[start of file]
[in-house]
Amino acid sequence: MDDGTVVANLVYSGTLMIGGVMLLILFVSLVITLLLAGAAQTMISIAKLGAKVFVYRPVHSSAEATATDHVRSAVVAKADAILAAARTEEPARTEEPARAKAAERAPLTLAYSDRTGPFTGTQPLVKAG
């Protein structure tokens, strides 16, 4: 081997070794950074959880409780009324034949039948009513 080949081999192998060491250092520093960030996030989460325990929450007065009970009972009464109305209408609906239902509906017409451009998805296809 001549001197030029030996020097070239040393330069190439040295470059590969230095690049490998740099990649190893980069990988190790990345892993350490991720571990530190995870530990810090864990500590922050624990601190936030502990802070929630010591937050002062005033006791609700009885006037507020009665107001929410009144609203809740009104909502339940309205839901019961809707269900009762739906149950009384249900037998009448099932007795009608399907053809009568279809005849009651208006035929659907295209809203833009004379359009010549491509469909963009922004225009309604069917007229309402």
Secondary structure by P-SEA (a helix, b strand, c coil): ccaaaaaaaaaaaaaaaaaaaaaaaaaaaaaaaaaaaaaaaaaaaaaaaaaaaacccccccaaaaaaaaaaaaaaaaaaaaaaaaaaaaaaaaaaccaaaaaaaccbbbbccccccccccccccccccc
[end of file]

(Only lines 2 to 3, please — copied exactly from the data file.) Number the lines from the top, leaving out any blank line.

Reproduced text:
Amino acid sequence: MDDGTVVANLVYSGTLMIGGVMLLILFVSLVITLLLAGAAQTMISIAKLGAKVFVYRPVHSSAEATATDHVRSAVVAKADAILAAARTEEPARTEEPARAKAAERAPLTLAYSDRTGPFTGTQPLVKAG
């Protein structure tokens, strides 16, 4: 081997070794950074959880409780009324034949039948009513 080949081999192998060491250092520093960030996030989460325990929450007065009970009972009464109305209408609906239902509906017409451009998805296809 001549001197030029030996020097070239040393330069190439040295470059590969230095690049490998740099990649190893980069990988190790990345892993350490991720571990530190995870530990810090864990500590922050624990601190936030502990802070929630010591937050002062005033006791609700009885006037507020009665107001929410009144609203809740009104909502339940309205839901019961809707269900009762739906149950009384249900037998009448099932007795009608399907053809009568279809005849009651208006035929659907295209809203833009004379359009010549491509469909963009922004225009309604069917007229309402």